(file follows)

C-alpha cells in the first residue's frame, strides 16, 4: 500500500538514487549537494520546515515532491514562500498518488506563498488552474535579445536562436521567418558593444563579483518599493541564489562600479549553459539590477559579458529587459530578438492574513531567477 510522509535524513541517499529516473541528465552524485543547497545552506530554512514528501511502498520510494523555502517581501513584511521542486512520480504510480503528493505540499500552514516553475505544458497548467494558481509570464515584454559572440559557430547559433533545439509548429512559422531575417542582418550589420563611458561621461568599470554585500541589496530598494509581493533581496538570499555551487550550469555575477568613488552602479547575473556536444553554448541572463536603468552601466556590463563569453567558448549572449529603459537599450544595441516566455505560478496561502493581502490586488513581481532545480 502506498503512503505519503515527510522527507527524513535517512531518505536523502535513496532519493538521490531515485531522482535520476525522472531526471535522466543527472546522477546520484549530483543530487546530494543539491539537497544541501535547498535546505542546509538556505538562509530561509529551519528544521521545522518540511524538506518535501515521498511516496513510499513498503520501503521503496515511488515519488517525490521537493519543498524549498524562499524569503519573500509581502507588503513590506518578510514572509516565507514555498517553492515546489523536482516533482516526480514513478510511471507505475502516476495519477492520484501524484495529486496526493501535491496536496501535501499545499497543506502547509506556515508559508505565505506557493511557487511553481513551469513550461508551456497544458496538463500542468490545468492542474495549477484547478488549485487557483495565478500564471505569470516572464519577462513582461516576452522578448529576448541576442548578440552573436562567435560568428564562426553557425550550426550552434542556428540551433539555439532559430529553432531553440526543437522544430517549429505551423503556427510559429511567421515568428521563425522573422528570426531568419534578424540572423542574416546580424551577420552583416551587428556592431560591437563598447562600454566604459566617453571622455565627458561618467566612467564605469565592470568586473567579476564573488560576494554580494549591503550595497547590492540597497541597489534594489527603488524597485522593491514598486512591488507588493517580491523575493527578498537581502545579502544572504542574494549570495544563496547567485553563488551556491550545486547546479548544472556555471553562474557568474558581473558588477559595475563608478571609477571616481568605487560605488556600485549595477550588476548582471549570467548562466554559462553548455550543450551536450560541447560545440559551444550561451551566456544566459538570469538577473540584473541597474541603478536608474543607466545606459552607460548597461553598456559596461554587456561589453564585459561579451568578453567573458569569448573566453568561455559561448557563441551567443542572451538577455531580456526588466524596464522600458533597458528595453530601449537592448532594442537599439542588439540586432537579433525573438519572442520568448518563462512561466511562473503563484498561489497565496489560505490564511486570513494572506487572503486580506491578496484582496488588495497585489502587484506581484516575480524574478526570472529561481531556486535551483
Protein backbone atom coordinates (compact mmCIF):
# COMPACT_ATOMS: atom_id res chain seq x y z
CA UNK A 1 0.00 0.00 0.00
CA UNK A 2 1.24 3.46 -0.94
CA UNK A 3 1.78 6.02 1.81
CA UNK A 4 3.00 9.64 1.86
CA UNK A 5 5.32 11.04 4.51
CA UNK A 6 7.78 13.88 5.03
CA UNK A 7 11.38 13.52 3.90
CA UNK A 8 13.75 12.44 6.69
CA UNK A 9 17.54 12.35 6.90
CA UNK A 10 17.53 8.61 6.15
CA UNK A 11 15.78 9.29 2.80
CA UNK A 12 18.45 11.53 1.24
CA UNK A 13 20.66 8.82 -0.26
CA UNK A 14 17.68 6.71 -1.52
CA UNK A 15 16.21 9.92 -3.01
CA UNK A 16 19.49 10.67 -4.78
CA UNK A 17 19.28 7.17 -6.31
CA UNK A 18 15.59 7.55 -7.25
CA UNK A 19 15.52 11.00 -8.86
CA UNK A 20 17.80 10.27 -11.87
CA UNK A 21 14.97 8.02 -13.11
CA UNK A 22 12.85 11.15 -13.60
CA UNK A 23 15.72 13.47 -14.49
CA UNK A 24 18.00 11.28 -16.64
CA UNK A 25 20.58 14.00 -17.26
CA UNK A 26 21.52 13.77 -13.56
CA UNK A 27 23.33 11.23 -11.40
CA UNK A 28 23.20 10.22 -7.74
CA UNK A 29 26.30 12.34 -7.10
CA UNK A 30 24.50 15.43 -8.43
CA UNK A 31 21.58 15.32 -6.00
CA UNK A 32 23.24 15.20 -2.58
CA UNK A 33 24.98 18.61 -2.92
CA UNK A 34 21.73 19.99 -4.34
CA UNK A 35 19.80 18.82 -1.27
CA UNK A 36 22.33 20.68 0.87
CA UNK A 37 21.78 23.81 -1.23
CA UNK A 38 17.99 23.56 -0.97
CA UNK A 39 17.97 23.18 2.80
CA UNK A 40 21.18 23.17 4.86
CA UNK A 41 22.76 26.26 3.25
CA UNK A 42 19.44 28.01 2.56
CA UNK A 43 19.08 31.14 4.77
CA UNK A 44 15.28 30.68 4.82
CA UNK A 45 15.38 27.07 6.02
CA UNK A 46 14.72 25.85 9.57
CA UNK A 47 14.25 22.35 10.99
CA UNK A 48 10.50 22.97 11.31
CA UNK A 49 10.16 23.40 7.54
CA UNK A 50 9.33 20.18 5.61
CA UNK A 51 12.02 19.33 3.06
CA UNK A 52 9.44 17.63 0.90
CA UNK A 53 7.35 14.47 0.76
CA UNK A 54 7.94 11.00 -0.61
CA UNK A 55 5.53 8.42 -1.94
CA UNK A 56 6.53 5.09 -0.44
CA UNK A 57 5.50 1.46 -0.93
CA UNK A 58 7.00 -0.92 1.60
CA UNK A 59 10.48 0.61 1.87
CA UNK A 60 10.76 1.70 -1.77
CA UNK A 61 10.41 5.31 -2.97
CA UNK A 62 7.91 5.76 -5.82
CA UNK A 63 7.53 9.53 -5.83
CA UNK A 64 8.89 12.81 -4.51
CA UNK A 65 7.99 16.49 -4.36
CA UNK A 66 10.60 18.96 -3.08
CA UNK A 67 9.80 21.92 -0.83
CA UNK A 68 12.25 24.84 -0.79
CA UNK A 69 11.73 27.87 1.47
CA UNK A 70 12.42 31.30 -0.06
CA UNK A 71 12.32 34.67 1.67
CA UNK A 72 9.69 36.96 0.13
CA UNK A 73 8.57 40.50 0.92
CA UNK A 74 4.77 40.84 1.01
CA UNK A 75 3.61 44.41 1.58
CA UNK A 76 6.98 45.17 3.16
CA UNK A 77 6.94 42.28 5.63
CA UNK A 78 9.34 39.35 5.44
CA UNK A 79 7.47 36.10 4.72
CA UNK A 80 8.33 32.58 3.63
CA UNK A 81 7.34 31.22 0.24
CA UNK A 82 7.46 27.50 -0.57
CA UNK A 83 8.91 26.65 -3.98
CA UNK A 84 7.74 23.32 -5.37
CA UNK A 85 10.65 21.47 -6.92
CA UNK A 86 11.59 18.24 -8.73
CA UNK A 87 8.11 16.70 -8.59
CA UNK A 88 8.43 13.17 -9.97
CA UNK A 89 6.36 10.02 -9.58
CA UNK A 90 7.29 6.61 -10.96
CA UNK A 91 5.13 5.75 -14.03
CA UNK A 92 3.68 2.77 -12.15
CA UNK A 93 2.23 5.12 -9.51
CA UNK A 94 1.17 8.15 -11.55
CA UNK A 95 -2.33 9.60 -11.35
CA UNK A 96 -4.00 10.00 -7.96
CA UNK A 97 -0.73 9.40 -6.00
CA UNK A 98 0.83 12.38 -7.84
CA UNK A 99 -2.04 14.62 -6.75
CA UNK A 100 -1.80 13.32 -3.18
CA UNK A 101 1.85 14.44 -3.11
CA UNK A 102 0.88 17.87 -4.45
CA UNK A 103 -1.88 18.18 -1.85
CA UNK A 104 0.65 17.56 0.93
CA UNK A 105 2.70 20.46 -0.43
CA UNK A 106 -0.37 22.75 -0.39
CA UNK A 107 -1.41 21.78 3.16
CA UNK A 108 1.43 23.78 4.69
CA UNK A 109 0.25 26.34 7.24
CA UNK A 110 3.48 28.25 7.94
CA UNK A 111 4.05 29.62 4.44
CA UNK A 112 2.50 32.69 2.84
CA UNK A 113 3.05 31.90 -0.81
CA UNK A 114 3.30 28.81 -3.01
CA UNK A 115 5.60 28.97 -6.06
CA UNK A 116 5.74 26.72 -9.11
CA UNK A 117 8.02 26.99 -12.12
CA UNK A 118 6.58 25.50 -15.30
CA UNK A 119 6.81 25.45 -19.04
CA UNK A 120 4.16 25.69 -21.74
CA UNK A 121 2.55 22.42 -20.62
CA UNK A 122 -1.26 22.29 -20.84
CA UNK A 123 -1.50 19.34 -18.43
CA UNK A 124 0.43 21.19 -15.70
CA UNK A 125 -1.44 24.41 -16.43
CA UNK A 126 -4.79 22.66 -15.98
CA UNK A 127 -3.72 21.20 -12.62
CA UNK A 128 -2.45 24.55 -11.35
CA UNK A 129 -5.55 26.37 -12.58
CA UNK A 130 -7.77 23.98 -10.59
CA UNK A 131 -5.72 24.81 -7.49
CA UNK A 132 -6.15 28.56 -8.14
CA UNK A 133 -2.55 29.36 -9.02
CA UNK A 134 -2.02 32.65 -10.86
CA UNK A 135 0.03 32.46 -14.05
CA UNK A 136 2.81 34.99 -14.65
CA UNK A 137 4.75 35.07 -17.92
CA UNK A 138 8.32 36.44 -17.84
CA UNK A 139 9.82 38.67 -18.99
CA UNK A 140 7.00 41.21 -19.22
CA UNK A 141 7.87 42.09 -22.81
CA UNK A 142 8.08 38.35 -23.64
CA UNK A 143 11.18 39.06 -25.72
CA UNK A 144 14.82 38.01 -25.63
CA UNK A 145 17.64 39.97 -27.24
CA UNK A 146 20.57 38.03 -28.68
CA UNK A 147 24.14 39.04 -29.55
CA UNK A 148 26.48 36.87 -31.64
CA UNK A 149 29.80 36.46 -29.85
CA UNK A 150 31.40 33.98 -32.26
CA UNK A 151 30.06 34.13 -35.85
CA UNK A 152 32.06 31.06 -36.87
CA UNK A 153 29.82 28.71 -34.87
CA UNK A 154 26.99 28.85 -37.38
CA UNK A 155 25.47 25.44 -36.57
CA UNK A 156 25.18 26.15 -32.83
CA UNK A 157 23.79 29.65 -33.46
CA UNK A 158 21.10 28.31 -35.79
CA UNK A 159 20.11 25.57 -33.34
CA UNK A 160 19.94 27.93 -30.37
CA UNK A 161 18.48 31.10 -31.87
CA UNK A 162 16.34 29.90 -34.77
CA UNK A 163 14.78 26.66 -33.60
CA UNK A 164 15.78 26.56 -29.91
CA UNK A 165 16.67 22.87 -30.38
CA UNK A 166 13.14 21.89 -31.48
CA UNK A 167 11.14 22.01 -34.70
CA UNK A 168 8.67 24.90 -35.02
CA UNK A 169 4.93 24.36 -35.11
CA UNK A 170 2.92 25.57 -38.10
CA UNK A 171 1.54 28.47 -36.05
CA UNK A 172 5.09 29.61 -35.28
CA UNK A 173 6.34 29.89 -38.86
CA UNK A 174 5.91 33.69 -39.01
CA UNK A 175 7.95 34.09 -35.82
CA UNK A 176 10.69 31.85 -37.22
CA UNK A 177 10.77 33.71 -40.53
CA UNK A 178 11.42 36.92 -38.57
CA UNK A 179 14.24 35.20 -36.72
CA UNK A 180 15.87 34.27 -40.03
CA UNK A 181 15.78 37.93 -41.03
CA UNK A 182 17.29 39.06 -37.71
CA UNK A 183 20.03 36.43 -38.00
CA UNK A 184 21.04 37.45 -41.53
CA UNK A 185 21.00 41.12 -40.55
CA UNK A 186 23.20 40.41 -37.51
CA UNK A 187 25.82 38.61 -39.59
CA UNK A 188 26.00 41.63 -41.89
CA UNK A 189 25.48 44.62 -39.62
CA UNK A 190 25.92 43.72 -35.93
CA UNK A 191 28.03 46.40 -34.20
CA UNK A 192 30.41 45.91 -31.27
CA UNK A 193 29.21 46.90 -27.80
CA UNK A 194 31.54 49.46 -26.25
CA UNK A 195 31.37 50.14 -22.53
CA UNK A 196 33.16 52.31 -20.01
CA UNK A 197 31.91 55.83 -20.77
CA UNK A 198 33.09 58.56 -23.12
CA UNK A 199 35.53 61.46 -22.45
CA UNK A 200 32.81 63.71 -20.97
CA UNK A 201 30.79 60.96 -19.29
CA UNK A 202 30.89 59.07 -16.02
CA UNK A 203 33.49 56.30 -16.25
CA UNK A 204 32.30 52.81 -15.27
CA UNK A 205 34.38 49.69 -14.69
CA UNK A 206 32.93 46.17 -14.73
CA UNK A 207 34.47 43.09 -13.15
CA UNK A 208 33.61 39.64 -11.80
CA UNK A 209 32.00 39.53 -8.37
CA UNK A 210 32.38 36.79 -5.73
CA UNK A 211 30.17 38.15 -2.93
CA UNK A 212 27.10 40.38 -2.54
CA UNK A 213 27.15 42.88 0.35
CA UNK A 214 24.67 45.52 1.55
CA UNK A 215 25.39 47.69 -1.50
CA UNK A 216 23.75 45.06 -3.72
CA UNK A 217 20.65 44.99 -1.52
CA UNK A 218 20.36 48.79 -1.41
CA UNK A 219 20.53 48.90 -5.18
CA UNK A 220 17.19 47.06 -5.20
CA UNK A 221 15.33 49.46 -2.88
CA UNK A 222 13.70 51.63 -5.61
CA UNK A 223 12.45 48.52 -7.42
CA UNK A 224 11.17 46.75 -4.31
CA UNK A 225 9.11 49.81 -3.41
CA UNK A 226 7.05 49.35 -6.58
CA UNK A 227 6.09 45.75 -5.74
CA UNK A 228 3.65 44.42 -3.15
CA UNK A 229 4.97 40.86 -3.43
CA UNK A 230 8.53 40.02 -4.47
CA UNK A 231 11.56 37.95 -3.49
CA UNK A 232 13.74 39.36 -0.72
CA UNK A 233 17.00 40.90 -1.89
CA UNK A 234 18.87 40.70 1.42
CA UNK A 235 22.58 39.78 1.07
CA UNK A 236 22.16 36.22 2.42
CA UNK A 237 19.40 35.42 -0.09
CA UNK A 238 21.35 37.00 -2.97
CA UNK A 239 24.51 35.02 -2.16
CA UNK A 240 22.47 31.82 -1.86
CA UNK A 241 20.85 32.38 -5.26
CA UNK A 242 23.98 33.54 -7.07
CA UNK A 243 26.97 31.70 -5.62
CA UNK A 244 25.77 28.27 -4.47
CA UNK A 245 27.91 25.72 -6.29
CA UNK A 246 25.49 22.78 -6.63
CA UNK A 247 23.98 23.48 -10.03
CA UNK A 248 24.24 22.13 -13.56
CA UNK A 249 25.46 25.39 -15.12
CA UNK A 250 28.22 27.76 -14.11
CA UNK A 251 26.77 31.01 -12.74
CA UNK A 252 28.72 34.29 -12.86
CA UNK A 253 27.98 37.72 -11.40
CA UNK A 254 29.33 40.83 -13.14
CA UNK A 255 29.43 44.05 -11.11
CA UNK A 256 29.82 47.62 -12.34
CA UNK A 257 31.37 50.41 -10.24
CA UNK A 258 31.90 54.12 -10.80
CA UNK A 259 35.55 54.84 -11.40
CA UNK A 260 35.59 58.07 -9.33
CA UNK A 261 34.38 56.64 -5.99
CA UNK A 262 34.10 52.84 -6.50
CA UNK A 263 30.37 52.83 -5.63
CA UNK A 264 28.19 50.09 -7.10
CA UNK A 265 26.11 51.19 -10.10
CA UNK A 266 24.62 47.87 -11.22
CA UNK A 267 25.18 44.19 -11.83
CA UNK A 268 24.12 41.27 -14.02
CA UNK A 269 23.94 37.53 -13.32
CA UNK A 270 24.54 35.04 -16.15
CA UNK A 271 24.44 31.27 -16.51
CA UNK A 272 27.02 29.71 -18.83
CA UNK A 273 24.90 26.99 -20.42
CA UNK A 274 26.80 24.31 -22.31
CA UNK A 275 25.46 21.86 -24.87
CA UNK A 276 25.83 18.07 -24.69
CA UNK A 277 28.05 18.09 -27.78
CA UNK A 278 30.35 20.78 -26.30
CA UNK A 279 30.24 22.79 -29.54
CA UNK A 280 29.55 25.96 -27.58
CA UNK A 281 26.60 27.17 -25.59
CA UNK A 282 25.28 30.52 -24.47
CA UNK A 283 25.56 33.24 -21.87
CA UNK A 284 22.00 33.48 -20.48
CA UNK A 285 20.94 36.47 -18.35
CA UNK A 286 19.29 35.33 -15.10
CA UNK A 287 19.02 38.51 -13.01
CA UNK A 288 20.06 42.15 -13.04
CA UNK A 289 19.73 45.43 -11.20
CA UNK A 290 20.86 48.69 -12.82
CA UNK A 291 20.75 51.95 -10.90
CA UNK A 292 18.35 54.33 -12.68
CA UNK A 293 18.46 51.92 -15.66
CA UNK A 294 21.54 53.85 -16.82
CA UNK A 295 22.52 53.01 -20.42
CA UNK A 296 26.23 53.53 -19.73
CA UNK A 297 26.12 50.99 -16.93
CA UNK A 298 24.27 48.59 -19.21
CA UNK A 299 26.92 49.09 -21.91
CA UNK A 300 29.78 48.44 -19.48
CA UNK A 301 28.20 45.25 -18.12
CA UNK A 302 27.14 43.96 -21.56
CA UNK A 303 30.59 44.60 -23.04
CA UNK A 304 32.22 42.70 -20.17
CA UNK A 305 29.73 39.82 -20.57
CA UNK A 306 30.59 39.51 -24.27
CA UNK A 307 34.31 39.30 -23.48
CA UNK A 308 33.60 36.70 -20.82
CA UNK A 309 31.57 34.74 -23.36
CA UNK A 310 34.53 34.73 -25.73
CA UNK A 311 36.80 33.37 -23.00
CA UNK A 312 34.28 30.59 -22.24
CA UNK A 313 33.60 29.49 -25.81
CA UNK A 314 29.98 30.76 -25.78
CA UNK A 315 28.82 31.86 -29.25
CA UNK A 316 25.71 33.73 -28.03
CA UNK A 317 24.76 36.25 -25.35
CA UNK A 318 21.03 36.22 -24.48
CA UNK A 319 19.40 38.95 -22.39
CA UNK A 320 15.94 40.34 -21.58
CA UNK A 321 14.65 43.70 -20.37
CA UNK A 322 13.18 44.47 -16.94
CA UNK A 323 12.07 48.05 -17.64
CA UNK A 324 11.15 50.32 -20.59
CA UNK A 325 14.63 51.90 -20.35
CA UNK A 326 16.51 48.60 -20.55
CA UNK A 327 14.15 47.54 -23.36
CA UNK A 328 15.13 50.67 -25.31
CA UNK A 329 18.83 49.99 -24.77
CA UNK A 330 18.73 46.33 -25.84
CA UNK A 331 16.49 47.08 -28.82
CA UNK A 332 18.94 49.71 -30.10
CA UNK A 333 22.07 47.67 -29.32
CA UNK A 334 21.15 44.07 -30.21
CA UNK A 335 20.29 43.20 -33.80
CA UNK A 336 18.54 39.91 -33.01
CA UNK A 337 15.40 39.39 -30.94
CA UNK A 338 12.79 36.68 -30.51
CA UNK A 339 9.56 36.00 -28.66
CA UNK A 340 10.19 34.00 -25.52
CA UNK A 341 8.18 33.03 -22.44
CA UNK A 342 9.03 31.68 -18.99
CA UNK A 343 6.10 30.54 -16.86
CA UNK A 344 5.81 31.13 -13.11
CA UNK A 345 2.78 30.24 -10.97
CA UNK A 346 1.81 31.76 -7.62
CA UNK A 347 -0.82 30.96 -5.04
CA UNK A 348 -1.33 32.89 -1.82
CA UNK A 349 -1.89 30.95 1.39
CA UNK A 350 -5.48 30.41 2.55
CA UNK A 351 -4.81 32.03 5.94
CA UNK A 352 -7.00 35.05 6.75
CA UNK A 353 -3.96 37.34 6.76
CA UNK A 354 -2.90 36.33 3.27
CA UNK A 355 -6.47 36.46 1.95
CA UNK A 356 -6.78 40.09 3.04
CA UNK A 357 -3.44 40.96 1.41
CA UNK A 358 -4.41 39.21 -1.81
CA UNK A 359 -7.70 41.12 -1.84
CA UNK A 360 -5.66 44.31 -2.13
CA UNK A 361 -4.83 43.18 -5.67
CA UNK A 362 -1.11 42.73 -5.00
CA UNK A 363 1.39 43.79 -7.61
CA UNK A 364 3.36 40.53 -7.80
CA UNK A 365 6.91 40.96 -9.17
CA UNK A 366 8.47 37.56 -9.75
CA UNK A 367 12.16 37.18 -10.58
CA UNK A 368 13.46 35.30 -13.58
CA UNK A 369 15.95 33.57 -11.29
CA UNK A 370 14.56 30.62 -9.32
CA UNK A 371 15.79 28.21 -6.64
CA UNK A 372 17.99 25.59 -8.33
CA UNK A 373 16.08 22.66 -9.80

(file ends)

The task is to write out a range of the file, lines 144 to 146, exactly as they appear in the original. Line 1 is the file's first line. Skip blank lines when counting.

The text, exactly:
CA UNK A 141 7.87 42.09 -22.81
CA UNK A 142 8.08 38.35 -23.64
CA UNK A 143 11.18 39.06 -25.72